2. They Frequently Claim To Have Headaches Or Stomachaches
A lot of us faked a stomachache to get out of running the mile in gym, so we already know it's an avoidance strategy. Your child may be faking these ailments in order to get out of going to school and being around their bullies, or they may be telling the truth.
When Maxine Poorman experienced severe bullying in middle school, she experienced very real physical symptoms along with it. "I would wake up sick every morning, either throwing up or severe stomach pains due to the anxiety of having to go to school," Poorman tells Romper. "At the time, we didn’t know it was my anxiety from bullying causing physical symptoms. My parents thought something was actually wrong. They took me to the emergency room, specialists, and couldn’t find anything wrong with me."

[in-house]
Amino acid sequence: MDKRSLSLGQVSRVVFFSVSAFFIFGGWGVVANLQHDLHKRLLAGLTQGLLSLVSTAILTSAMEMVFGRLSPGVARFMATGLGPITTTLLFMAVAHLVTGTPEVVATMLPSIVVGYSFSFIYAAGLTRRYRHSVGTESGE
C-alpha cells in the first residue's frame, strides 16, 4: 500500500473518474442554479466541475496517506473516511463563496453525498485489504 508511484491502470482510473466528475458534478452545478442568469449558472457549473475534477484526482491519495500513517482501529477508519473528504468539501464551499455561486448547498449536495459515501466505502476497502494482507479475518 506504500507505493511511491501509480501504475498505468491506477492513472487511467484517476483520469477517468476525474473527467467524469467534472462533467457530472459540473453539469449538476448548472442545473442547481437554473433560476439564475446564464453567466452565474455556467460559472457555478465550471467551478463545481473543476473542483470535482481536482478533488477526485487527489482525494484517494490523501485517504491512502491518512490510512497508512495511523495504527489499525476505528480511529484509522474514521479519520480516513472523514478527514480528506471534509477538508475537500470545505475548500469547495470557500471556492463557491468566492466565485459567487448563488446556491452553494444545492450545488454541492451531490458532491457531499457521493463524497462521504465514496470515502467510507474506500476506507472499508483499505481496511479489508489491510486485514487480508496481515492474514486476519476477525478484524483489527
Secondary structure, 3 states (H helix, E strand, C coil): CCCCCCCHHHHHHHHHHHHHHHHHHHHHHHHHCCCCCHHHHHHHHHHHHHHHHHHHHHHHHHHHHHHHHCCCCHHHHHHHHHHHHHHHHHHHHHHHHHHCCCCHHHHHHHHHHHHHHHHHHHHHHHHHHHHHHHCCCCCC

If your chid is complaining of illness or pain, or you're witnessing it first hand, they may be experiencing bullying as well. Start a loving (and patient) conversation with your child, and give them a chance to talk about how they're feeling.
3. Their Grades Have Dropped & They've Lost Interest In Their Hobbies
We can all relate to losing focus when we're stressed out. If your child's grades have started to plummet, or they're totally uninterested in things they used to love, they might have something weighing on them. Bullies at school or in extracurricular hobbies can cause kids to lose focus or motivation — so avoid lecturing them about grades until you've investigated this potential cause.